Thamilchelvan's assassination a major setback to Sri Lanka - NPC

[TamilNet, Saturday, 03 November 2007, 13:03 GMT]
The National Peace Council (NPC), a Colombo based peace group, condemning the air attack assassination of Liberation Tigers Political Head and Chief Negotiator S.P. Thamilchelvan, Saturday said the assassination of the high profile personality, who had to walk a thin line between the LTTE's military interests and political realities, was a major setback to any possibility of a return to the negotiating table. Expressing fear of the danger of retaliation in a like or more severe manner, the NPC said it was dismayed that three decades of bitter experience has not taught the leaders of the country that the military option is a high cost and inhumane one unbefitting of a democratic society.

Full text of the press release issued by the NPC follows:

Killing Off Leaders Will Not Lead To Solution

The killing of LTTE political wing leader and chief negotiator S P Thamilselvan in an air strike in Kilinochchi is likely to lead to more severe escalation of the present phase of war. It deepens the crisis of violence that confronts the country and serves to remind us of the tens of thousands of lives that have been lost, including a large number of democratically elected leaders of the government and other political actors. Although some of those killings seemed very significant at the time they took place, none of them led to a solution to the conflict, but only served to generate more hatred and determination to retaliate and fight back.

The National Peace Council has always condemned assassinations of high profile personalities whatever the ideologies they stood for, including that of Mr Thamilselvan whose killing will be a major setback to any possibility of a return to the negotiating table any time soon. He was the public face of the LTTE and had to walk a thin line between the organisation's military interests and political realities. This assassination deprives the already seriously eroded peace process of a keeper of institutional memory in the field of negotiations who could have contributed positively if and when the government and LTTE resume dialogue which, we believe, will have to take place sooner or later.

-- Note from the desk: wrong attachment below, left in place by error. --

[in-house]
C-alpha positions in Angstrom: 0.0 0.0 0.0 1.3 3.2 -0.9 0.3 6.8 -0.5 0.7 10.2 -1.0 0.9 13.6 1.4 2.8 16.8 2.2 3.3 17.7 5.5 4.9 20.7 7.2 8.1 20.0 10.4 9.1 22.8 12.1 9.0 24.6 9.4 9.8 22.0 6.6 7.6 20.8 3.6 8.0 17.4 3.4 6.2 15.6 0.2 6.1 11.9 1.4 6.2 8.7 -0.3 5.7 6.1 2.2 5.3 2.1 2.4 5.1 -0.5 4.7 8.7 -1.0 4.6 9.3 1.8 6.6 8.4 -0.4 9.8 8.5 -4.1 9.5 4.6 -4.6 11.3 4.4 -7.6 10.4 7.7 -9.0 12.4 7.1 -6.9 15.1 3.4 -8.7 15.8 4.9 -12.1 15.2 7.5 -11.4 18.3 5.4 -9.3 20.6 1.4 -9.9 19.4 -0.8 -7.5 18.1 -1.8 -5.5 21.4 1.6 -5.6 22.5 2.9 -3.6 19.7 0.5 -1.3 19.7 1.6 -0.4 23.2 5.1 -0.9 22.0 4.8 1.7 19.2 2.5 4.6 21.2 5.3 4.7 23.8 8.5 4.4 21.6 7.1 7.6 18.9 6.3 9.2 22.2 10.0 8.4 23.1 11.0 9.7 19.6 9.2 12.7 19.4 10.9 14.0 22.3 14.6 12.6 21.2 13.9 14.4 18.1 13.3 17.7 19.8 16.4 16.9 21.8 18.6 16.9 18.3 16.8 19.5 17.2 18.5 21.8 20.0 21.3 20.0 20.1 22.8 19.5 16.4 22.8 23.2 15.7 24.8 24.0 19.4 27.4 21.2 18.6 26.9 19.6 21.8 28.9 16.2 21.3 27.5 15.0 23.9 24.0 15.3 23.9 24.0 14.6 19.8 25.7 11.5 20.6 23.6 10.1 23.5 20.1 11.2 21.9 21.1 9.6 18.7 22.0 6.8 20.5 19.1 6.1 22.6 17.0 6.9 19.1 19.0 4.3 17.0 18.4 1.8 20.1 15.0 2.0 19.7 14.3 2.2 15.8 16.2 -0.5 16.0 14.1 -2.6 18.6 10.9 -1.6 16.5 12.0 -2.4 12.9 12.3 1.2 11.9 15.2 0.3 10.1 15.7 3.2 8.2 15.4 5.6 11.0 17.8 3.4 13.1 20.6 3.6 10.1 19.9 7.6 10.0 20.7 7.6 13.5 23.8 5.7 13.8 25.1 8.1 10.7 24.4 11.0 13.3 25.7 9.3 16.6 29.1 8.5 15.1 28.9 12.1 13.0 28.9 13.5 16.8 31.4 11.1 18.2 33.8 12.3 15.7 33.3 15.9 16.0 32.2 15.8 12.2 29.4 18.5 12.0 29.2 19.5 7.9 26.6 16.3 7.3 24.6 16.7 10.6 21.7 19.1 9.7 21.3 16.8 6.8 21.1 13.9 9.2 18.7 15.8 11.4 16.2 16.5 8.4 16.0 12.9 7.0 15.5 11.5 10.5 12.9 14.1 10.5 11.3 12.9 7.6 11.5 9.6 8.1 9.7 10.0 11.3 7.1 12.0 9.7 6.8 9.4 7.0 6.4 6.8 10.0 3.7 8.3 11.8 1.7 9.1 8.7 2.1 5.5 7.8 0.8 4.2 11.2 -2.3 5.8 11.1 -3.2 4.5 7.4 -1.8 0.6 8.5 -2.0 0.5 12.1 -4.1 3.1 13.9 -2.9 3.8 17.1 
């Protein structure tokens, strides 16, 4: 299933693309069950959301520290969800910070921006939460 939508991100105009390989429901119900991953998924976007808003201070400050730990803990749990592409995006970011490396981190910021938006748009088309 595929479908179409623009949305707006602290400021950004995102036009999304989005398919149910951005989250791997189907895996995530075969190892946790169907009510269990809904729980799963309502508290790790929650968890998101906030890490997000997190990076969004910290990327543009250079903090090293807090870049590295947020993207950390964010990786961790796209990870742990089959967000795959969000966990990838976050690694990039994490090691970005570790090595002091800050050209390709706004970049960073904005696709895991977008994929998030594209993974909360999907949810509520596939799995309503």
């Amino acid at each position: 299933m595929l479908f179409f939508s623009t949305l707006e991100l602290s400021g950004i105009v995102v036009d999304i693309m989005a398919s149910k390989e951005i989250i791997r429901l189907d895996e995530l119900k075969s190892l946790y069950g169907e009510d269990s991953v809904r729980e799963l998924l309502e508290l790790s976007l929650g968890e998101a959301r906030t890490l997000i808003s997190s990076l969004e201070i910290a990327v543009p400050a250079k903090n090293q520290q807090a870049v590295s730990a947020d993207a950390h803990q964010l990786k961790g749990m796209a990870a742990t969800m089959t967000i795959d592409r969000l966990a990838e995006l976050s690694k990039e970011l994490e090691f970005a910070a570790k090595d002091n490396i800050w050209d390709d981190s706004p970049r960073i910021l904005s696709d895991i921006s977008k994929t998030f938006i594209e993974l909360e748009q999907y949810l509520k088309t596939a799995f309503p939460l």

Recent speeches by government leaders reveal the continuing belief in a military solution to the conflict between the government and LTTE. The National Peace Council is dismayed that three decades of bitter experience has not taught the leaders of the country that the military option is a high cost and inhumane one unbefitting of a democratic society. The danger exists that the latest incidents will lead to retaliation in a like or more severe manner. But retaliation only serves to strengthen forces that seek escalation of conflict, and would create conditions of war in which killings get much worse.

We are saddened about the increased likelihood of an escalated cycle of violence and revenge that will further dehumanise the social and moral fabric of our country. We reject the belief that killing off leaders in a situation of ethnic conflict can by itself be a method of conflict resolution. We urge the government and LTTE to address the political root causes that gave rise to the conflict as a matter of priority and find that the military conflict becomes much easier to resolve. We call for restraint from all sides. An eye for an eye will only make us all blind to political realities.

Executive Director
On behalf of the Governing Council


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